Please note: The travel described here occurred in the past. Today, I do not recommend that anyone who is, or may possibly be, pregnant travel to this state. A miscarriage or ectopic pregnancy cannot be safely treated under this state’s current laws. Please care for yourself and travel to places where your life and health are valued.
Out Of A Movie
I’ve visited plenty of places that are straight out of a movie scene: Cheoah Dam (see Water Fallen from March 2021), and a plowed-under cornfield in Iowa (see Field of Dreams from February 2013), and of course that one scene from North By Northwest (see Rapid City, Rapid Change from November 2011). One of the most famous movie settings, especially if you’re of fan of the western genre, is the rock formations of northeastern Arizona. Off the top of my head I cannot name a single movie filmed with this backdrop, but if you’re curious, you can ask my good friend, Google. The beautiful, eroded layers of colored rock stand watch over the Hopi and Navajo Reservations, and, yes, I’ve seen them. Why else would I be telling you this story?
Now, in fairness, only a handful of roads weave through this isolated part of the Grand Canyon State, so even though I couldn’t pinpoint exactly where in the region I may have been when I drove past distinct mesas, I could find my location to navigate through the area on my way to Glen Canyon Dam. My exact placement on the planet resembles the unknown names as I pass each one; it doesn’t matter in comparison to the size and appearance these dramatic, towering rocks make across the otherwise flat terrain. Consider if these naturally carved creations nestled among a forest or the winding roads of the Appalachian Mountains (see Almost Heaven from July 2012), their sky-scraper structure would be lost in the midst of other surroundings. These earthen towers inspire movie settings because when the sun nears and dips below the horizon at the close of each day, the lengthy silhouettes across the expanse impress not just by their size, age, and formation, but through their moviesque quality of this incredible scenery. You know, it looks like something right out of a movie.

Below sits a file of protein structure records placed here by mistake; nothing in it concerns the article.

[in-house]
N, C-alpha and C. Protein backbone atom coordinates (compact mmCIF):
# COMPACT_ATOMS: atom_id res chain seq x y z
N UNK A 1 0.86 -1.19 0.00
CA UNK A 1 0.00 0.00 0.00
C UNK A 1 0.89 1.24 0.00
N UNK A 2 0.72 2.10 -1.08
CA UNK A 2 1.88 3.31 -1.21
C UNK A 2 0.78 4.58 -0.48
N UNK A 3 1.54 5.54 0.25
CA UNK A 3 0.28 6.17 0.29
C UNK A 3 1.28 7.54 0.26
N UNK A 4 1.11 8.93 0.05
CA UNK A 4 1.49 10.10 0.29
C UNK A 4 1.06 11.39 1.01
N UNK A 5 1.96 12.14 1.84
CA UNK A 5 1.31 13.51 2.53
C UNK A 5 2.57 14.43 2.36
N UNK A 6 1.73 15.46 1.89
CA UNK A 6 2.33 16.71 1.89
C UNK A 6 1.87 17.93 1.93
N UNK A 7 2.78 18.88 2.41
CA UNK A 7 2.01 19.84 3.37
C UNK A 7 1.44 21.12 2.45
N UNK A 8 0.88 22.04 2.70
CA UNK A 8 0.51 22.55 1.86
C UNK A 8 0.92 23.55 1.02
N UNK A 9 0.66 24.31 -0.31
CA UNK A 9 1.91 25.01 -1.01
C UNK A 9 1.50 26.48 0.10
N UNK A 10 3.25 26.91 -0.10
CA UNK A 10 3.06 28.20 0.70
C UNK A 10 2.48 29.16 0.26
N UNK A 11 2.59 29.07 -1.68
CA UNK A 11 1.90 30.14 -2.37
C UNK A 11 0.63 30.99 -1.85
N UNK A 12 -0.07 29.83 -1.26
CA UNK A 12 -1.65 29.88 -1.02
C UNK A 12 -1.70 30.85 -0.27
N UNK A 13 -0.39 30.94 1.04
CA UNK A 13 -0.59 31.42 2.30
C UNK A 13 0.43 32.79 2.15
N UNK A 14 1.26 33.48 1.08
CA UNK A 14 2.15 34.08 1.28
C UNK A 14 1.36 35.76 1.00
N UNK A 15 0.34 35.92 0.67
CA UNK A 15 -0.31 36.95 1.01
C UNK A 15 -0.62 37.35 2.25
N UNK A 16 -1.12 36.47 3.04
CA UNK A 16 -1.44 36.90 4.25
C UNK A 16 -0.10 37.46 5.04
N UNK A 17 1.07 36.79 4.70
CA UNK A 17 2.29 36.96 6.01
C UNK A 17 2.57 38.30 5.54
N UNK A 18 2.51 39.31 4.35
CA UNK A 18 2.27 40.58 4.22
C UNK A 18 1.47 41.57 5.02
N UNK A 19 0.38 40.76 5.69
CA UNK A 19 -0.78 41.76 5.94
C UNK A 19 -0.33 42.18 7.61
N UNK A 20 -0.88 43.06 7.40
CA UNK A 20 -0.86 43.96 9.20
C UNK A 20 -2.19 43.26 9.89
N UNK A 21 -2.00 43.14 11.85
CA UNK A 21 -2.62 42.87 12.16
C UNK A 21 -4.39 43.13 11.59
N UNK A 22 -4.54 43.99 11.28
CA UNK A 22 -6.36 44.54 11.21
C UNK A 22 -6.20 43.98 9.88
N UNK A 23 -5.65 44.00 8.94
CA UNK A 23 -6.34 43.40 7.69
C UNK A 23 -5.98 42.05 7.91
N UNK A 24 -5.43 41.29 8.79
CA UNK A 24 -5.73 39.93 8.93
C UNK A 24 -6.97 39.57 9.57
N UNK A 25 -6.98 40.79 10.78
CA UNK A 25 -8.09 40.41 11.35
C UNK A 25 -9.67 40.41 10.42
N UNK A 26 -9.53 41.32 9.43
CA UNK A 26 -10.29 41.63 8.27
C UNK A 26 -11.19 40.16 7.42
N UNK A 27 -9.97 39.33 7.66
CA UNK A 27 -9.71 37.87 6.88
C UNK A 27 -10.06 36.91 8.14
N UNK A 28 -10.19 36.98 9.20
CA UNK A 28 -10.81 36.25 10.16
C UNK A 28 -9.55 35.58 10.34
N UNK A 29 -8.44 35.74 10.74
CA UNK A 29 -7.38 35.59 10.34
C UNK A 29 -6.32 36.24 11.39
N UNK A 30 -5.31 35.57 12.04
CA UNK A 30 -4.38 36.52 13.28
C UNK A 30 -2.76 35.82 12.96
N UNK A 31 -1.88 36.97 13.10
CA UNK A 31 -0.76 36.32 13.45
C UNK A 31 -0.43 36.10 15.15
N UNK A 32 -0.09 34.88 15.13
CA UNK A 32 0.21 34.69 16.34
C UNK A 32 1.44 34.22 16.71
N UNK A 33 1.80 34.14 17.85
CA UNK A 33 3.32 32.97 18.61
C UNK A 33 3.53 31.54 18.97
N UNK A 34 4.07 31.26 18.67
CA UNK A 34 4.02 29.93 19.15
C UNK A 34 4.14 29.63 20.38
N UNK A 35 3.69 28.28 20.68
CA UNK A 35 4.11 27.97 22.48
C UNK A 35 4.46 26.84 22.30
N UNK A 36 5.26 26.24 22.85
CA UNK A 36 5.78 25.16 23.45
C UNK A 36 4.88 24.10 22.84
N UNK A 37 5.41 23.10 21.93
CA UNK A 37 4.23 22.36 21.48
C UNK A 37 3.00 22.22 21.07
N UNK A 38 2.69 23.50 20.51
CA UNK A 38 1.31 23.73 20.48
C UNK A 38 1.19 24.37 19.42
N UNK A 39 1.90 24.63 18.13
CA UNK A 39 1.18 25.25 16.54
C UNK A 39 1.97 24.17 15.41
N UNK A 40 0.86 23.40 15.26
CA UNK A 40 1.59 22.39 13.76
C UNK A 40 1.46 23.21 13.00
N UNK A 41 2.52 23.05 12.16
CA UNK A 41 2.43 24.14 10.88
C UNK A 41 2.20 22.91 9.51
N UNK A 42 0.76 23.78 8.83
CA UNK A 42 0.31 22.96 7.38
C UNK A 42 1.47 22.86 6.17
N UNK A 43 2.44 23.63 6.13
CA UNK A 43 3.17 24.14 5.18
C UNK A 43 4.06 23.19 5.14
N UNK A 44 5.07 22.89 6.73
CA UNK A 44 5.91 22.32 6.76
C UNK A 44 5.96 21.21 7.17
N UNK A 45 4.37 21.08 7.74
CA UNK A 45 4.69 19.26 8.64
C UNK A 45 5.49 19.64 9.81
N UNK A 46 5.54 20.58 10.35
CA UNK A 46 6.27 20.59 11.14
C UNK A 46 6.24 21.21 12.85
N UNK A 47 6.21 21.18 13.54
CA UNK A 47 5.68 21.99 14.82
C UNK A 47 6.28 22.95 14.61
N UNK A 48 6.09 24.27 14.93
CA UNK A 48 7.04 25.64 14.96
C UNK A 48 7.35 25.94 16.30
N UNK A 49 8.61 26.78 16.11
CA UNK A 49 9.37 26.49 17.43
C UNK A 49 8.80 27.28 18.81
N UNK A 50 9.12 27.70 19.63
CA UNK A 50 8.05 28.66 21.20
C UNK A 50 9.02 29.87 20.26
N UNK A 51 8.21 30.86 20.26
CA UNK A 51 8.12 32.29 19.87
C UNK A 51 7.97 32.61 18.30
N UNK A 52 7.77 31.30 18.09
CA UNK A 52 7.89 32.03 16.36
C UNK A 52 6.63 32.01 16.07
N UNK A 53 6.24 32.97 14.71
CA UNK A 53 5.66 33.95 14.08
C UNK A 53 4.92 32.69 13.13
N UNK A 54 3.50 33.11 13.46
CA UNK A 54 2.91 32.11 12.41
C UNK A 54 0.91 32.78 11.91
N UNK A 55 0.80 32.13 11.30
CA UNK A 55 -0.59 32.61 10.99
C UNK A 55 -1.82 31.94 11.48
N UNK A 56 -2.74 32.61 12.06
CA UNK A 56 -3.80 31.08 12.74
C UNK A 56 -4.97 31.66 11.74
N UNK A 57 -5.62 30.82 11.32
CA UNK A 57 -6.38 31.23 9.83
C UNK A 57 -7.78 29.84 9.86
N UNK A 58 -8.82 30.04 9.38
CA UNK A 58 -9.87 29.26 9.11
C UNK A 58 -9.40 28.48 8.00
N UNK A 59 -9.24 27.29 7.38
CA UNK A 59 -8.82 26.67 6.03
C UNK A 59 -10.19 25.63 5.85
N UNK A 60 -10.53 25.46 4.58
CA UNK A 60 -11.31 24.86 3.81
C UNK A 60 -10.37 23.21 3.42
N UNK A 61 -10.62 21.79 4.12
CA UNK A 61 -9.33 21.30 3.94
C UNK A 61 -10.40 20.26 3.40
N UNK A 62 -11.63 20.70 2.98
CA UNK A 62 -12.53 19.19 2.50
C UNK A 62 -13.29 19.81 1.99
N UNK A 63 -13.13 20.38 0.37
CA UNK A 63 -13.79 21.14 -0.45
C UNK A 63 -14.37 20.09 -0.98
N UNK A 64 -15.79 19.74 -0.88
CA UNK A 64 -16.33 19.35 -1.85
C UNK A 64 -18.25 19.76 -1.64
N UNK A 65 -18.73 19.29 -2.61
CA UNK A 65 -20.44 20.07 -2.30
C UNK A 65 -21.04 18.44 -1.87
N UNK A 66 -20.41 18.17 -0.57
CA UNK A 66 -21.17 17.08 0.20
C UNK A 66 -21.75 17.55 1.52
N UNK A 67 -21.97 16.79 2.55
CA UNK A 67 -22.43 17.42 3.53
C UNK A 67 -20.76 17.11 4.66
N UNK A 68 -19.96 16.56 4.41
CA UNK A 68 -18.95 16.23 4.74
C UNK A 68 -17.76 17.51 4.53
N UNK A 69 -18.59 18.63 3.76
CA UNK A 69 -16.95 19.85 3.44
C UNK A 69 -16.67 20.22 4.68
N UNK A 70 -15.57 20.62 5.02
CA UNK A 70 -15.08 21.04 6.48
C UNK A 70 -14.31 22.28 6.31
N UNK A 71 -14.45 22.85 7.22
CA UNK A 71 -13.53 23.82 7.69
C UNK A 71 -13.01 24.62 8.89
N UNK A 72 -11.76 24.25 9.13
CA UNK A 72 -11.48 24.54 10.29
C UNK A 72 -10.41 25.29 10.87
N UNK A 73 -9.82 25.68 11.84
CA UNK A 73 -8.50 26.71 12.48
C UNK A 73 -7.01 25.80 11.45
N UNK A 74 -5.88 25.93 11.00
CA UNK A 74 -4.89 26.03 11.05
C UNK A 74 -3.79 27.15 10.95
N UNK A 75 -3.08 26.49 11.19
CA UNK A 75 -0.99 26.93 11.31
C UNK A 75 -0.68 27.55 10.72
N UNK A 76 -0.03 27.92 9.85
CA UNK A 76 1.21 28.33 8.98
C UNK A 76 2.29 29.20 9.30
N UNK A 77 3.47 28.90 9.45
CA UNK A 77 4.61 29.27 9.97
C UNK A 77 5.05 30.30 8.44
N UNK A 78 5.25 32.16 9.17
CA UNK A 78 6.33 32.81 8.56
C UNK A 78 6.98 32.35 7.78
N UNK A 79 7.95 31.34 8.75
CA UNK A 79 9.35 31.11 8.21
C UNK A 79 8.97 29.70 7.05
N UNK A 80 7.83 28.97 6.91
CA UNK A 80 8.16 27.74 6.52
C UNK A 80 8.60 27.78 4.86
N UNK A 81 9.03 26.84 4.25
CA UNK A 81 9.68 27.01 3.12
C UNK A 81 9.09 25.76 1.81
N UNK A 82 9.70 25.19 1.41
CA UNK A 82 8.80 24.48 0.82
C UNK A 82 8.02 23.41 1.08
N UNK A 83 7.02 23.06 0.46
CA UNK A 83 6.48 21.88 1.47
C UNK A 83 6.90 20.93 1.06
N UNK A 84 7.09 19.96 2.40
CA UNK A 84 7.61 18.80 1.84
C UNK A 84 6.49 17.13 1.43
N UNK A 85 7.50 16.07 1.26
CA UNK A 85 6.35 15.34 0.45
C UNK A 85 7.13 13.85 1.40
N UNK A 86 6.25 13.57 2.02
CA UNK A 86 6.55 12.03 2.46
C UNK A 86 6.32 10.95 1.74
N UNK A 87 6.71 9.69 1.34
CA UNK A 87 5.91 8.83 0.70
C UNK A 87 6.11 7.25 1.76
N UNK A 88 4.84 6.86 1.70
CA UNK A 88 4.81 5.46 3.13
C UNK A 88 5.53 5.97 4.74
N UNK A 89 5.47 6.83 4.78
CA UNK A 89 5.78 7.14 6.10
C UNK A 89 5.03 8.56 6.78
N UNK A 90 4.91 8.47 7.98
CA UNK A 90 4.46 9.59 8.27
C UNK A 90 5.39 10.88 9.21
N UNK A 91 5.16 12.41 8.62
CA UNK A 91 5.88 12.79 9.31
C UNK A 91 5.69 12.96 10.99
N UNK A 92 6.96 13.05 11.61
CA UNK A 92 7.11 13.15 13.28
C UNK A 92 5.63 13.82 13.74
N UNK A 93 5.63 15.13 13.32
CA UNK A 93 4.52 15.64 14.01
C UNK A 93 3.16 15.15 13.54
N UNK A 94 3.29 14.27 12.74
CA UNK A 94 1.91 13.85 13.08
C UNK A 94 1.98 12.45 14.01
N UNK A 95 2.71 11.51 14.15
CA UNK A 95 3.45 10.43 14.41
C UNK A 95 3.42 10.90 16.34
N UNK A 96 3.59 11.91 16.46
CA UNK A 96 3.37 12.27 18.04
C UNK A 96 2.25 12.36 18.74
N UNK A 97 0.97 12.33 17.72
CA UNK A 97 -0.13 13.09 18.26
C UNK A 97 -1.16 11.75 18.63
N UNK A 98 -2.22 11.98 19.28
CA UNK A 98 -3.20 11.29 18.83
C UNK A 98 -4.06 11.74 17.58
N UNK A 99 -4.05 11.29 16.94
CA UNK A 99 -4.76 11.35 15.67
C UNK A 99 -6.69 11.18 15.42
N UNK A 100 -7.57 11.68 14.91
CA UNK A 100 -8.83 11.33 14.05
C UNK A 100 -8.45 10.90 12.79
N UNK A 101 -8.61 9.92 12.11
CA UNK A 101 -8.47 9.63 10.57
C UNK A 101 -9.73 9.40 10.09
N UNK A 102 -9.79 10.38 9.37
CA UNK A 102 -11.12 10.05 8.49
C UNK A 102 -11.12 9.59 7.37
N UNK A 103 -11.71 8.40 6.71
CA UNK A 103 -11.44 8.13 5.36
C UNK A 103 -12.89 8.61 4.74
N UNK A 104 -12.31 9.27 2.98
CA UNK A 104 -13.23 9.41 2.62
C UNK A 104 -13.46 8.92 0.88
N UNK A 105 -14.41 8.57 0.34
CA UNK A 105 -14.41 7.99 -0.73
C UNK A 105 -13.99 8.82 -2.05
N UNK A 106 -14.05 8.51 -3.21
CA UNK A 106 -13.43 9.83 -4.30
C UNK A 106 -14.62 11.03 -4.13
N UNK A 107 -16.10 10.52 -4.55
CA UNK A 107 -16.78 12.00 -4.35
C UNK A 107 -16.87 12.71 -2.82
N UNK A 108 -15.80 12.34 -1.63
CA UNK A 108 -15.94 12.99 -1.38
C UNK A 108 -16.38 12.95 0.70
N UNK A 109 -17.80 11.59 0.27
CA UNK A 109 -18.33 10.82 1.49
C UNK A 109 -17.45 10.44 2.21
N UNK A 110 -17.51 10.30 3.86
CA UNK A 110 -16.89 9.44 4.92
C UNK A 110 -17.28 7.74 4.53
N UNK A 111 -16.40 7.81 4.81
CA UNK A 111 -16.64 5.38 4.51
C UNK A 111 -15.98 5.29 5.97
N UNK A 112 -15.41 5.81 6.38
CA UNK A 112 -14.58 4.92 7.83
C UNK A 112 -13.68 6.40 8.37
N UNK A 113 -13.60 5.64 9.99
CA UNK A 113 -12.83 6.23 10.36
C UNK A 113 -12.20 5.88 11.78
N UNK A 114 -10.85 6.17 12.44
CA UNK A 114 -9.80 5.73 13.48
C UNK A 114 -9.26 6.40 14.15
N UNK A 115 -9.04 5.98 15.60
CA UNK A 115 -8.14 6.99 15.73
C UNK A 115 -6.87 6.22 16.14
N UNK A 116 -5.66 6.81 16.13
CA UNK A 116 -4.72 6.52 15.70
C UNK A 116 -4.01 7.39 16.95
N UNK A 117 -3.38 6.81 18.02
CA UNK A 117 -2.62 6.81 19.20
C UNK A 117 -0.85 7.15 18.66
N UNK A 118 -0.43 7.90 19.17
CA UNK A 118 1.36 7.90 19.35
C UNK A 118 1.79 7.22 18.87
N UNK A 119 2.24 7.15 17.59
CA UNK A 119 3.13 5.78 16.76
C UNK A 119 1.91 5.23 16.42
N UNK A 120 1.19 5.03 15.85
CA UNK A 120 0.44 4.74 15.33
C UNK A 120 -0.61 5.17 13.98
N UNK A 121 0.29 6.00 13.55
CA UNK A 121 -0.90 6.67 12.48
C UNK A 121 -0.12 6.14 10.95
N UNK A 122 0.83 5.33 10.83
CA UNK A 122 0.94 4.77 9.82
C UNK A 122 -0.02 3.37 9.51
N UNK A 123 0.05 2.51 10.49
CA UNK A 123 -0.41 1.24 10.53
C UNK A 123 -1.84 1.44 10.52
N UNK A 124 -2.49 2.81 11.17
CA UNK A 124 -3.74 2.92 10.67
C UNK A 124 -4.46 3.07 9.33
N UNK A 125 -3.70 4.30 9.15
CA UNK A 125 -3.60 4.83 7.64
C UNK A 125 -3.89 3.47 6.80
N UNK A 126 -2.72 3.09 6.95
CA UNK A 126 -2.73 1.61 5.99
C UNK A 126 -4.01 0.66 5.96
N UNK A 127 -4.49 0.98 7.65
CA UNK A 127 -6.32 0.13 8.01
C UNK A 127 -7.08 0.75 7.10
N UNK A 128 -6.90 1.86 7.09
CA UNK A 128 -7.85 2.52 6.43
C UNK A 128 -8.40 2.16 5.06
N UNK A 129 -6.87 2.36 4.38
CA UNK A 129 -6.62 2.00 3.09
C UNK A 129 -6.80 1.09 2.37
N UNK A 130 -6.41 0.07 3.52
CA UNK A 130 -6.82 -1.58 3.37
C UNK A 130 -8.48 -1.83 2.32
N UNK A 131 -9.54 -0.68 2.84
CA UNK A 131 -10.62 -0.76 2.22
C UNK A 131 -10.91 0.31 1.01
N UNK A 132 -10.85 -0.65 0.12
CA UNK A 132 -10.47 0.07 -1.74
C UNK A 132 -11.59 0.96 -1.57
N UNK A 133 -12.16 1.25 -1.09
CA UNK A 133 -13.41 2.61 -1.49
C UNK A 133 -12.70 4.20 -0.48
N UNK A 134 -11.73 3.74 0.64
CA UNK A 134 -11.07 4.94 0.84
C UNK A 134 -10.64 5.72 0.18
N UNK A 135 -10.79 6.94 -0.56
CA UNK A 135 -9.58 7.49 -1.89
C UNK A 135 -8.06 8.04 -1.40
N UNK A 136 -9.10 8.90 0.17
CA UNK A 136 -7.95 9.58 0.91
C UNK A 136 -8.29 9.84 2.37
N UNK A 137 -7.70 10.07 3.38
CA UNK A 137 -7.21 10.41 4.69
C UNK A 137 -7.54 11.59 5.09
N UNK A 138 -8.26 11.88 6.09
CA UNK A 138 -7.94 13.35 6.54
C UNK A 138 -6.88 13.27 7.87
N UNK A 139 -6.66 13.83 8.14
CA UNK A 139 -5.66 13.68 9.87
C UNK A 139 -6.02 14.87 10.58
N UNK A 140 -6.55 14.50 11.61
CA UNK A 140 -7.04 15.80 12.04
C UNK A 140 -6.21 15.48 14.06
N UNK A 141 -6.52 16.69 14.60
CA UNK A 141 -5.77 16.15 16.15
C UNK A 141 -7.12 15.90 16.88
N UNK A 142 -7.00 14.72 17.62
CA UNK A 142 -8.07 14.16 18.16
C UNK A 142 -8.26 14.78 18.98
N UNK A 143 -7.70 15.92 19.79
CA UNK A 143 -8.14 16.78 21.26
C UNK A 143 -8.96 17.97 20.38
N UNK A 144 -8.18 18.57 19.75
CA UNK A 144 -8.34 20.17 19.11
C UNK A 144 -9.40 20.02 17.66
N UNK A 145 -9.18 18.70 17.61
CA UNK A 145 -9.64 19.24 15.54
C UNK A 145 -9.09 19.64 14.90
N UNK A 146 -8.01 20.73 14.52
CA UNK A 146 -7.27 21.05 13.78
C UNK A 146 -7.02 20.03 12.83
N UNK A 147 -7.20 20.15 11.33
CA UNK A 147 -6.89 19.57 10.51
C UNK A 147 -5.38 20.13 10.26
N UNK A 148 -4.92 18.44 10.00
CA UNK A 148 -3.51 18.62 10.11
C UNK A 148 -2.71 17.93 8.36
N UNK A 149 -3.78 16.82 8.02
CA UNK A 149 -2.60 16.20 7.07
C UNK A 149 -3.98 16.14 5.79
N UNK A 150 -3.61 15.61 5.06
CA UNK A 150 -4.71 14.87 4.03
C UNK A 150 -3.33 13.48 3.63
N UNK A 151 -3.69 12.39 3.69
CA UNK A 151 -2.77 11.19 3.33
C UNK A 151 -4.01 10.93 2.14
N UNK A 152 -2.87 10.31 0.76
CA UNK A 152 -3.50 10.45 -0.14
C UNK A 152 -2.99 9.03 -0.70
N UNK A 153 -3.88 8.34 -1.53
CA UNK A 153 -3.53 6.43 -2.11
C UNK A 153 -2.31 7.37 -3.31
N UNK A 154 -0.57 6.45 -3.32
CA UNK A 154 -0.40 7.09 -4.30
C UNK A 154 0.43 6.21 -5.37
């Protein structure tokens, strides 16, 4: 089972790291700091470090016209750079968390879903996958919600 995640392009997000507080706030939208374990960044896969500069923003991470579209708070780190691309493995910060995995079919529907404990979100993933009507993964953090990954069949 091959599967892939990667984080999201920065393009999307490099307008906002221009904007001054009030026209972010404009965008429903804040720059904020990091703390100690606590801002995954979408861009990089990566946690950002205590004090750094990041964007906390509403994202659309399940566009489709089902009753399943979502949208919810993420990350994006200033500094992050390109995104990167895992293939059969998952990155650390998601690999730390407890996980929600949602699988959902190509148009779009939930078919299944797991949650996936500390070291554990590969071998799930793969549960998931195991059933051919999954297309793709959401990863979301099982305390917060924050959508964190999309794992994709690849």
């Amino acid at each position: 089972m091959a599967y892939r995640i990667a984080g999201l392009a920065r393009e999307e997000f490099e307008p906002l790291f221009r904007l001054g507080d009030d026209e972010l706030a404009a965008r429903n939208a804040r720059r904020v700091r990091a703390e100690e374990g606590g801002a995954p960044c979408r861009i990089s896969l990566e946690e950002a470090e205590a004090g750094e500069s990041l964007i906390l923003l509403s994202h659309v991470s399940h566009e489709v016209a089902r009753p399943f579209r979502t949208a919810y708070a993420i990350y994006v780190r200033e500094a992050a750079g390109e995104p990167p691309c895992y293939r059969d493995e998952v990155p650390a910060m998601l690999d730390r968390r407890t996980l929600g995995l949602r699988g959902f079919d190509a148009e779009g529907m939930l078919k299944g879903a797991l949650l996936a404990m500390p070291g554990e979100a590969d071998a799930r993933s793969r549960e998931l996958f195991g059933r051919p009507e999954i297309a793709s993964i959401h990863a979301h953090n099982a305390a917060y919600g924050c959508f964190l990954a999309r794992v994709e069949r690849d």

And cut! Once the cameras turn off, take a closer look around the scenery. Mesas may be distinct and noticeable, but of all the images I take away from the region, the monuments are secondary. The high desert isn’t strictly a desert. Snow falls every winter, and the elevation measures higher than five thousand feet above sea level. Compared to the state’s capital, the population is negligible. Shrubbery covers the soil while trees are absent, and cactus, where present, keeps themselves below the shrub line. People scrape out an existence in tranquility and starkness, both of which I find to be breathtakingly beautiful. While not an easy terrain to chisel out a life, I can certainly understand why these tribes call the area home.
As I drive along the two-lane road, the pavement extends only a minimal edge to each side, offering little shoulder, but extending far into the distance. At places, barbed wire fences mark the only sign of human life. Along one of these low corrals I must stop as a woman opens a length of fence that doubles as a gate and allows her small herd of a couple dozen sheep to wander across the asphalt. I sit quietly and watch her daily task. The knowledge of the woolen critters making their way from the west to east doesn’t necessarily indicate their brilliance as much as their routine, but this, like her, represents the simplicity of their lives. How fortunate that I observe this moment, this day, this lifestyle, this existence right in front of me. It’s not a movie, it’s what life in Monument Valley really is.